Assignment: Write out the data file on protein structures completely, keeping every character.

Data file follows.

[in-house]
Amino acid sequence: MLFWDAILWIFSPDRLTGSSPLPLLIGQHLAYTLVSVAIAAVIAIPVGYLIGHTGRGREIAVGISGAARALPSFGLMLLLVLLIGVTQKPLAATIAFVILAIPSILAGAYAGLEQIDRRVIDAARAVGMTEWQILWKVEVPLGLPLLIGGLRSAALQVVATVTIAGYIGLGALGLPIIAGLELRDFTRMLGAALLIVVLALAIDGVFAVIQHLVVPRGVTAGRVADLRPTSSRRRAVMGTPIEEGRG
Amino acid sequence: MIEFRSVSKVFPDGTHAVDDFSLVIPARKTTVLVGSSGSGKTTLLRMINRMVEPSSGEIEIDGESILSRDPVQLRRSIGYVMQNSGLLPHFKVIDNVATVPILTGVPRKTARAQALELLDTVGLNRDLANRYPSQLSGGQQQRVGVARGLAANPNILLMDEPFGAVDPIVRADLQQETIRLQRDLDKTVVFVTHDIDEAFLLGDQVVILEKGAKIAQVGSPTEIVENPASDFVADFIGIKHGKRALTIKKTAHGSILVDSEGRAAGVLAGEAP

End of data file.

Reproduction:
[in-house]
Amino acid sequence: MLFWDAILWIFSPDRLTGSSPLPLLIGQHLAYTLVSVAIAAVIAIPVGYLIGHTGRGREIAVGISGAARALPSFGLMLLLVLLIGVTQKPLAATIAFVILAIPSILAGAYAGLEQIDRRVIDAARAVGMTEWQILWKVEVPLGLPLLIGGLRSAALQVVATVTIAGYIGLGALGLPIIAGLELRDFTRMLGAALLIVVLALAIDGVFAVIQHLVVPRGVTAGRVADLRPTSSRRRAVMGTPIEEGRG
Amino acid sequence: MIEFRSVSKVFPDGTHAVDDFSLVIPARKTTVLVGSSGSGKTTLLRMINRMVEPSSGEIEIDGESILSRDPVQLRRSIGYVMQNSGLLPHFKVIDNVATVPILTGVPRKTARAQALELLDTVGLNRDLANRYPSQLSGGQQQRVGVARGLAANPNILLMDEPFGAVDPIVRADLQQETIRLQRDLDKTVVFVTHDIDEAFLLGDQVVILEKGAKIAQVGSPTEIVENPASDFVADFIGIKHGKRALTIKKTAHGSILVDSEGRAAGVLAGEAP